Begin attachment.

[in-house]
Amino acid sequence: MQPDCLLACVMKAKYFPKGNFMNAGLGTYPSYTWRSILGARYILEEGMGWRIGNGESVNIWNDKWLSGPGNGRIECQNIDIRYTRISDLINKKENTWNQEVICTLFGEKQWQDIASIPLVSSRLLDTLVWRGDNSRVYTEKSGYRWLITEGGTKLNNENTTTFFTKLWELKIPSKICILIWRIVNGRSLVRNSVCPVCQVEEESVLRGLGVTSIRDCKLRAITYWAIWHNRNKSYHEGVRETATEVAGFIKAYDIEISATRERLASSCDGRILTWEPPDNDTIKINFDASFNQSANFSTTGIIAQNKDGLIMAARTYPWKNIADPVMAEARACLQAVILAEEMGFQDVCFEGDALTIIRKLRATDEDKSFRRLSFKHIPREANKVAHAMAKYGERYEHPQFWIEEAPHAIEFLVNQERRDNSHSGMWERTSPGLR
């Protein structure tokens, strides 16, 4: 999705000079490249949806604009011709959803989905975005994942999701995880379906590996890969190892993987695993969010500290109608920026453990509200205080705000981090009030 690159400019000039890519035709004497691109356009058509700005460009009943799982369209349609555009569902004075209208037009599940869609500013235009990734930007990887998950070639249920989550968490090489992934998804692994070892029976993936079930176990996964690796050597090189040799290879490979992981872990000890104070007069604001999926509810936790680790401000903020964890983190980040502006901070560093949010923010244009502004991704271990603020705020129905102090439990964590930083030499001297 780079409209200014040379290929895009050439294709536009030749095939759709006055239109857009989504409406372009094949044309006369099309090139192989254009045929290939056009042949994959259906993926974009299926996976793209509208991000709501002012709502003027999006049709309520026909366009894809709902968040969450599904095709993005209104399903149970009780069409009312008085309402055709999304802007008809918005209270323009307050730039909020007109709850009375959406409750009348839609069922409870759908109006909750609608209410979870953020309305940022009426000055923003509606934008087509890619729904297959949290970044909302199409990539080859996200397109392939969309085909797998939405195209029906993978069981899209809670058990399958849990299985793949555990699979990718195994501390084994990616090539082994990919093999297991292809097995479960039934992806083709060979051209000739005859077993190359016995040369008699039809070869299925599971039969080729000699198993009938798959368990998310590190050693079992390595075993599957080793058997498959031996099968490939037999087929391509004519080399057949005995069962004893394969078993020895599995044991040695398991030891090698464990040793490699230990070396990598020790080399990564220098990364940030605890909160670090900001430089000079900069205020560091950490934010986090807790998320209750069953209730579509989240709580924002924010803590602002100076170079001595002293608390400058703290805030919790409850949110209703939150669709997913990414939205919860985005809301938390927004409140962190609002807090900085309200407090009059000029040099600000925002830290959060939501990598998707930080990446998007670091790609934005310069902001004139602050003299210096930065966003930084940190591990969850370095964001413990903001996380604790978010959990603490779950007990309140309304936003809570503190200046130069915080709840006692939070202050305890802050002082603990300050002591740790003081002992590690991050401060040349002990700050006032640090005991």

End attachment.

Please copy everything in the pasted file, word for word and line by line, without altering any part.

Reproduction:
[in-house]
Amino acid sequence: MQPDCLLACVMKAKYFPKGNFMNAGLGTYPSYTWRSILGARYILEEGMGWRIGNGESVNIWNDKWLSGPGNGRIECQNIDIRYTRISDLINKKENTWNQEVICTLFGEKQWQDIASIPLVSSRLLDTLVWRGDNSRVYTEKSGYRWLITEGGTKLNNENTTTFFTKLWELKIPSKICILIWRIVNGRSLVRNSVCPVCQVEEESVLRGLGVTSIRDCKLRAITYWAIWHNRNKSYHEGVRETATEVAGFIKAYDIEISATRERLASSCDGRILTWEPPDNDTIKINFDASFNQSANFSTTGIIAQNKDGLIMAARTYPWKNIADPVMAEARACLQAVILAEEMGFQDVCFEGDALTIIRKLRATDEDKSFRRLSFKHIPREANKVAHAMAKYGERYEHPQFWIEEAPHAIEFLVNQERRDNSHSGMWERTSPGLR
């Protein structure tokens, strides 16, 4: 999705000079490249949806604009011709959803989905975005994942999701995880379906590996890969190892993987695993969010500290109608920026453990509200205080705000981090009030 690159400019000039890519035709004497691109356009058509700005460009009943799982369209349609555009569902004075209208037009599940869609500013235009990734930007990887998950070639249920989550968490090489992934998804692994070892029976993936079930176990996964690796050597090189040799290879490979992981872990000890104070007069604001999926509810936790680790401000903020964890983190980040502006901070560093949010923010244009502004991704271990603020705020129905102090439990964590930083030499001297 780079409209200014040379290929895009050439294709536009030749095939759709006055239109857009989504409406372009094949044309006369099309090139192989254009045929290939056009042949994959259906993926974009299926996976793209509208991000709501002012709502003027999006049709309520026909366009894809709902968040969450599904095709993005209104399903149970009780069409009312008085309402055709999304802007008809918005209270323009307050730039909020007109709850009375959406409750009348839609069922409870759908109006909750609608209410979870953020309305940022009426000055923003509606934008087509890619729904297959949290970044909302199409990539080859996200397109392939969309085909797998939405195209029906993978069981899209809670058990399958849990299985793949555990699979990718195994501390084994990616090539082994990919093999297991292809097995479960039934992806083709060979051209000739005859077993190359016995040369008699039809070869299925599971039969080729000699198993009938798959368990998310590190050693079992390595075993599957080793058997498959031996099968490939037999087929391509004519080399057949005995069962004893394969078993020895599995044991040695398991030891090698464990040793490699230990070396990598020790080399990564220098990364940030605890909160670090900001430089000079900069205020560091950490934010986090807790998320209750069953209730579509989240709580924002924010803590602002100076170079001595002293608390400058703290805030919790409850949110209703939150669709997913990414939205919860985005809301938390927004409140962190609002807090900085309200407090009059000029040099600000925002830290959060939501990598998707930080990446998007670091790609934005310069902001004139602050003299210096930065966003930084940190591990969850370095964001413990903001996380604790978010959990603490779950007990309140309304936003809570503190200046130069915080709840006692939070202050305890802050002082603990300050002591740790003081002992590690991050401060040349002990700050006032640090005991």